It was St. Augusta’s day here yesterday. She was a 1st century Christian martyr from modern-day Veneto whose staunchly pagan father had her imprisoned, tortured and beheaded in an effort to make her renounce her faith. The day before was St Teodoro’s day. This particular St. Teodoro was martyred in Libya in the 3rd century, but there are apparently a further eleven whose feast days are scattered about the year. And earlier this week we also had the feast day of St. Lea of Rome (who as a young widow joined one of the first female Christian communities of which she later became mother superior and where she lived a life of extreme humility and piety until her death in 384AD), St. Turibio di Mogrovejo (a 16th century Spanish bishop who undertook missionary work in Peru where he founded South America’s first seminary), and St. Romolo (who was a victim of the persecutions of Christians carried out by Emperor Diocletian in the 4th century).
Then next week we’ve got the feast days of St. Amedeo (born a Savoy Duke in 1435, he gathered armies at the Pope’s request to defend Christianity against the Turkish threat in the Peloponnese and lived a life of great austerity and humility coupled with great generosity to the poor), and St. Beniamino (a 5th century Persian deacon who, having refused to stop preaching the word of God, suffered martyrdom by having his body pierced with pins).
But St Alexander of Sicily, St Francis of Paola and St Isidoro of Seville are all going to have to take a back seat this year as their feast days are effectively trumped by Maundy Thursday, Good Friday, and Easter Sunday respectively. Once Easter is over, though, we go back to a saint a day – literally: every day of the church year has a corresponding saint, and every saint has his or her own day in the church calendar. However, since there are very many more saints in Italy than days, a lot of days have more than one saint. For instance, while 17th March is recognised throughout the Christian world as St Patrick’s Day, the patron saint of Ireland actually shares his feast day here with another seven saints and three beati (‘blesseds’). Mind you, 17th March is actually quite a quiet day, saint-wise: if today weren’t Palm Sunday, no fewer than thirteen saints and eight beati would normally be celebrating their feast day on 28th March.
As a kind of side-effect of the abundance of saints in Italy is that every town can claim to have had a saint who was born there, who died there, who studied there, or who even just visited the place, and that saint will then be adopted as the town’s patron saint. On his or her feast day an icon of the saint will often be carried in a procession to or from the parish church where a special Mass will be held, and there will also be other more secular festivities, typically involving eating, drinking and making merry. In many places the day is declared a public holiday so shops and schools will even be closed for the occasion. But only in that town of course: the day won’t be a holiday anywhere else since it won’t be their patron saint’s day. Thus Montelupone more or less closes on 11th March for the feast of San Firmano who founded a Benedictine abbey here in the 10th century and went on to perform a range of miracles. Meanwhile it is on 4th May that Ancona has a public holiday to celebrate the feast of San Ciriaco, an early bishop of Ancona who is believed to have assisted Empress Helena in her search for the True Cross, and who died (or was killed) on a pilgrimage to the Holy Land in about the 4th century. Macerata, on the other hand, comes to a halt on 31st August when the sky is lit up with fireworks to mark the feast of San Giuliano, who in penance for killing his wife in a fit of jealous rage became a pilgrim. He also gave assistance to other pilgrims, helping them across the Potenza river just outside Macerata. One of those he helped was a leper who was revealed to be an angel sent to confirm that his penance had been completed and that he would be reunited with his wife in heaven.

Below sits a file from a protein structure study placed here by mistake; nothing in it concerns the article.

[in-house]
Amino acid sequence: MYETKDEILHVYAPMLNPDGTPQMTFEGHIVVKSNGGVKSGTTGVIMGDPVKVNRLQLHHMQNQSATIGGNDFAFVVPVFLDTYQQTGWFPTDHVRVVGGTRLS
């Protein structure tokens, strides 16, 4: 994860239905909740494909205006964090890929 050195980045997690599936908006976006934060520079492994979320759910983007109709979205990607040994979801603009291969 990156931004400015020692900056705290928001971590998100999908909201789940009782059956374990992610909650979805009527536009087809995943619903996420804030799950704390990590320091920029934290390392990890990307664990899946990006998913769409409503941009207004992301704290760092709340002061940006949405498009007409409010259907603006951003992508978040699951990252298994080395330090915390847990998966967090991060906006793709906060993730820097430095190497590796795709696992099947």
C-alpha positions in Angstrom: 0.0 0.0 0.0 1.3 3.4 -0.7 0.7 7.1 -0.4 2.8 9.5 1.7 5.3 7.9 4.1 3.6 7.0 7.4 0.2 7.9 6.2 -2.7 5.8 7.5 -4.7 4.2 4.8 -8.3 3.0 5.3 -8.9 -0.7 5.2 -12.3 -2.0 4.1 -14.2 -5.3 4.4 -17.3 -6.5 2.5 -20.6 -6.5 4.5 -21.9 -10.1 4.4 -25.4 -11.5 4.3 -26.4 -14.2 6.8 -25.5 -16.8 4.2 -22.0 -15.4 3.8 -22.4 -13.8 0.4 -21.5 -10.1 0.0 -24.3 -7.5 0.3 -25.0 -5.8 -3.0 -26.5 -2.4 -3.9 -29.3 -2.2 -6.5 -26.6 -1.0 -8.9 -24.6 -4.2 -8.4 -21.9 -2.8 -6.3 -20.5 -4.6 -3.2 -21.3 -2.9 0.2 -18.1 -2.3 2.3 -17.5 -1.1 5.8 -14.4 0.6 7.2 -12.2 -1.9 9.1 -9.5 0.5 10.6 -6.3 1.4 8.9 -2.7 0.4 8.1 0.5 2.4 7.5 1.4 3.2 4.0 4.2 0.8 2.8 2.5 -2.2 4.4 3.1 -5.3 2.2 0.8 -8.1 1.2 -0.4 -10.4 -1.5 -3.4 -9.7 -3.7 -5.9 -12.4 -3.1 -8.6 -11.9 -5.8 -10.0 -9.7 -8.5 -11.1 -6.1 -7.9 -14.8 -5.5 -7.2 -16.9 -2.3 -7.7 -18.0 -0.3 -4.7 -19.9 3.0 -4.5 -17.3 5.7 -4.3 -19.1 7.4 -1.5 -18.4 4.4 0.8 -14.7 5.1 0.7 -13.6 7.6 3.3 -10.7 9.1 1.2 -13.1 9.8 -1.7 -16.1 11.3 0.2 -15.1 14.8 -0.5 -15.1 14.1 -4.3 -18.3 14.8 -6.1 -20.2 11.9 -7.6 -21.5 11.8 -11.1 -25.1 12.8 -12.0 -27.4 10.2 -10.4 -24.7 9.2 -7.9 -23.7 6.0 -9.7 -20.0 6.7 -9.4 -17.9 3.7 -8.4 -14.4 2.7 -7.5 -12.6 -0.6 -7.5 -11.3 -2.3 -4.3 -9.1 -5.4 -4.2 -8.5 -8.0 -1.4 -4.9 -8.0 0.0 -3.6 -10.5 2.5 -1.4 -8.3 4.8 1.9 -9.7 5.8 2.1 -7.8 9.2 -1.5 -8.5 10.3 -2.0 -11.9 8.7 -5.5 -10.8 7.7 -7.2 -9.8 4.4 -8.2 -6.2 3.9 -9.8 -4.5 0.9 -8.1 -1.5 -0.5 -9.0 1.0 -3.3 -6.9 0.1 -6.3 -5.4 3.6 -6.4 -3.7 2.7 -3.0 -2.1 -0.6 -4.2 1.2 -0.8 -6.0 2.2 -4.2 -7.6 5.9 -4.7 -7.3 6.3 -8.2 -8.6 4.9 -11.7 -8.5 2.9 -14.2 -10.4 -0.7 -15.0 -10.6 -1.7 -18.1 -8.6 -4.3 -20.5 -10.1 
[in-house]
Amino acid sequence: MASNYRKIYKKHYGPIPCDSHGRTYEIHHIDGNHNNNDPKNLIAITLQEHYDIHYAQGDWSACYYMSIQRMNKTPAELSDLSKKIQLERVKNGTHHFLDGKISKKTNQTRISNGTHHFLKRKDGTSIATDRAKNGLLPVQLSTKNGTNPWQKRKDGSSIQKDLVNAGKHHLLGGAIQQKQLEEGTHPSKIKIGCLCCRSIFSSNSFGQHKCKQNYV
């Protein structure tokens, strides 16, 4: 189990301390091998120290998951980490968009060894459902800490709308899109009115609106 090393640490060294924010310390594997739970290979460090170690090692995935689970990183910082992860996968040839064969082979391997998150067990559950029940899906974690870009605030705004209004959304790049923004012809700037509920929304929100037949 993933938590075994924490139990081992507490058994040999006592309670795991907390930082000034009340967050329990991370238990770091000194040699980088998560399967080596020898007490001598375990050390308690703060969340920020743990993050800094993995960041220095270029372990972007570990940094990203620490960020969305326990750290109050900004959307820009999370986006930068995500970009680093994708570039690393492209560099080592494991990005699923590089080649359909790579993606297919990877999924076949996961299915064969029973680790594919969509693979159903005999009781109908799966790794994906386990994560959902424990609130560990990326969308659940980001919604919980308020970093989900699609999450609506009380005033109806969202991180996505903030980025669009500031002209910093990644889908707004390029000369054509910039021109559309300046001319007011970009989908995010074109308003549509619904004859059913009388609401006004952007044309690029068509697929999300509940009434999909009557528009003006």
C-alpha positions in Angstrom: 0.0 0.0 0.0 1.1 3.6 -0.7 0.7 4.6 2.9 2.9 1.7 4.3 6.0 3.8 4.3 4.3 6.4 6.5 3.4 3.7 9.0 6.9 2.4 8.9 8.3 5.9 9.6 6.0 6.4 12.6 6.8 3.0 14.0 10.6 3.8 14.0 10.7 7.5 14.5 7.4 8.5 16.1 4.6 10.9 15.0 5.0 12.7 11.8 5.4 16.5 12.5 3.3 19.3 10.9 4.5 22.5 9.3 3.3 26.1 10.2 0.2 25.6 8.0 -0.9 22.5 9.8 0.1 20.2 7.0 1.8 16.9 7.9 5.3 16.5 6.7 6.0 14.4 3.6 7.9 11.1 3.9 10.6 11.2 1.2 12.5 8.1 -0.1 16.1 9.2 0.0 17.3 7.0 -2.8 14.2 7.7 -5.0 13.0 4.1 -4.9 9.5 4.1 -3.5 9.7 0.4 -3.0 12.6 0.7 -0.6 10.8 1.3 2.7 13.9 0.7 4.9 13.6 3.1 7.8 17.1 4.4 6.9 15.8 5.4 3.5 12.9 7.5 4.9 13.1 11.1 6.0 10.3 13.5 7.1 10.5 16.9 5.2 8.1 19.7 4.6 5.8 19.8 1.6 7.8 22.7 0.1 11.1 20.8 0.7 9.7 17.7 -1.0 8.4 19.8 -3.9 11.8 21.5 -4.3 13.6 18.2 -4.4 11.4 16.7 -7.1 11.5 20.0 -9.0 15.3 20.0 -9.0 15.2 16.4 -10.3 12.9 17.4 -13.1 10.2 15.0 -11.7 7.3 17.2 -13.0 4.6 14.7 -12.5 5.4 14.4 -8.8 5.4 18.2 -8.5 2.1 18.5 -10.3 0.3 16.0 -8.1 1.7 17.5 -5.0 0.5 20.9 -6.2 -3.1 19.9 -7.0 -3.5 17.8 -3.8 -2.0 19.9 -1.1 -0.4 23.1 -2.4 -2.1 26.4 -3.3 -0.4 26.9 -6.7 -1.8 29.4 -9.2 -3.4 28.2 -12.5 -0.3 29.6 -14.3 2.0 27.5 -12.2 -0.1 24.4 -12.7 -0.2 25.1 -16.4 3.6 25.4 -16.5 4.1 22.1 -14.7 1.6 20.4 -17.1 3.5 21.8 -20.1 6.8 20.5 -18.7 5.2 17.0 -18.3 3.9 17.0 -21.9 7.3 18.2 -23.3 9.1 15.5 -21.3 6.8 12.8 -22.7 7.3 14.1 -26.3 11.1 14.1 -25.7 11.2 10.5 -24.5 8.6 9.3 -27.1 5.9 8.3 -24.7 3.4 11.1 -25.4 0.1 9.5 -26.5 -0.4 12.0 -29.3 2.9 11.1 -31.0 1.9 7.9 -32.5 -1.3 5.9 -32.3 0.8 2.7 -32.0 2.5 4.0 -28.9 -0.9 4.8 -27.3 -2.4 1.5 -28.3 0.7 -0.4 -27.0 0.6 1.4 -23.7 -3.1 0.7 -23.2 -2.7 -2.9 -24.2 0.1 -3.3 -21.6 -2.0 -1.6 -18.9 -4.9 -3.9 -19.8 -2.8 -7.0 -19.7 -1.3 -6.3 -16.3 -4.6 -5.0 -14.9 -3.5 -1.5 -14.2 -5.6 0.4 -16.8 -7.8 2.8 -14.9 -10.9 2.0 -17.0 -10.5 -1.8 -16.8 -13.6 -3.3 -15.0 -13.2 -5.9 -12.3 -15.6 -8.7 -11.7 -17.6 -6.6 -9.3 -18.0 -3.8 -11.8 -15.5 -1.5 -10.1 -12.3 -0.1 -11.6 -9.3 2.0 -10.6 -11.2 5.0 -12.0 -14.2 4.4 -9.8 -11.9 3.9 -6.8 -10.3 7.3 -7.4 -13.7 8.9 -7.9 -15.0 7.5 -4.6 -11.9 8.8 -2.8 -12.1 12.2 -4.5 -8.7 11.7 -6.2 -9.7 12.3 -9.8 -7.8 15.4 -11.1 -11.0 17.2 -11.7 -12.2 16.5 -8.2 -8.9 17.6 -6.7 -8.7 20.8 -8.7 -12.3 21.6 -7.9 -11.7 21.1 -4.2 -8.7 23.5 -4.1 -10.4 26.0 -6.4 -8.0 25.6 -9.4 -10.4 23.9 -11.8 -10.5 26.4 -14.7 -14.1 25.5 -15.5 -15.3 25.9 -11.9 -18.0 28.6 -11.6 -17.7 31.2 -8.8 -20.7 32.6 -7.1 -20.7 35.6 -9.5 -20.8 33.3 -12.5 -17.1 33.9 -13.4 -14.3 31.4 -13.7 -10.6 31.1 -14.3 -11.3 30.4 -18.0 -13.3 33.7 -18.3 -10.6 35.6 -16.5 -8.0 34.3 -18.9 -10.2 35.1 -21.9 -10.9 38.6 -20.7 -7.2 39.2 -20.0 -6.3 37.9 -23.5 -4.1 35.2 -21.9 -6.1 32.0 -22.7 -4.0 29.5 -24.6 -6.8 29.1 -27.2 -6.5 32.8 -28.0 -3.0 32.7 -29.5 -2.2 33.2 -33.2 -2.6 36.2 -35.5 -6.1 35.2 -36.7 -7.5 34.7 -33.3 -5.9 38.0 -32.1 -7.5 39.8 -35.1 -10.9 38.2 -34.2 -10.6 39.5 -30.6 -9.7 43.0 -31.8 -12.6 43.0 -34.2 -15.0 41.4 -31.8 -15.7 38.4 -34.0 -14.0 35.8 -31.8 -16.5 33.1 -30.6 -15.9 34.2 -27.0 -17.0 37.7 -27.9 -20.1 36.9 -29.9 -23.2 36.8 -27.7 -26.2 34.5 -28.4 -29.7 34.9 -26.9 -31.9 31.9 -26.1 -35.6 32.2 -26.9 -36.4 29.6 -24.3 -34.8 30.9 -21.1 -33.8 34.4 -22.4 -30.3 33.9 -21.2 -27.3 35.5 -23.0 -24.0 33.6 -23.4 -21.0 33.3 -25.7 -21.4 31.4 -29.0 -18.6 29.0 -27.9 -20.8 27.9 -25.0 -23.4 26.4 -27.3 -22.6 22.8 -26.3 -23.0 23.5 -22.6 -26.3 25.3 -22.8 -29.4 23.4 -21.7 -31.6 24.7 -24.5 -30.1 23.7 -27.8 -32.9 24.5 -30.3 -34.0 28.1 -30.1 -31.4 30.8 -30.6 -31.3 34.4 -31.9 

Such celebrations are not limited to smaller, more rural communities either. Cities as large, sophisticated and otherwise secular as Milan also set great store by their patron saints. Indeed, even this economic powerhouse closes for business every 7th December to celebrate the feast of its patron saint, Sant’Ambrogio. A skilled and eloquent politician and academic as well as an ascetic and pious cleric, he did much to strengthen Christianity and the Catholic church in the post-Roman era and was elected bishop of Milan in the 4th century. On his feast day, which also marks the unofficial start of Christmas, a special Mass is held in the basilica he himself commissioned, and in the piazza that surrounds it there is a sprawling street market selling food, drink, toys, crafts and antiques. It is also the day that traditionally marks the opening night of the season at the world famous La Scala opera house.
The other main way in which a given saint’s feast day is celebrated is through the custom of the onomastico, or name day. That is to say, if you are named after a saint – and nearly everyone is, even if it’s just their middle name – then that saint’s feast day is your onomastico. For the record, mine, it turns out, is on 9th March and Mr Blue-Shirt’s on 26th January. On this day, you may receive cards, small gifts and a special cake, almost like a second birthday; indeed, in parts of the south, your name day is considered more important than your birthday.
So should you happen to be called Carné, Eumelio, Castore, Gontanno, Conone, Ilarione, Cirillo, Giuseppe Sebastiano, Prisco, Malco, Alessandro, Proterio or Stefano (unlikely, I realise), then Buon Onomastico!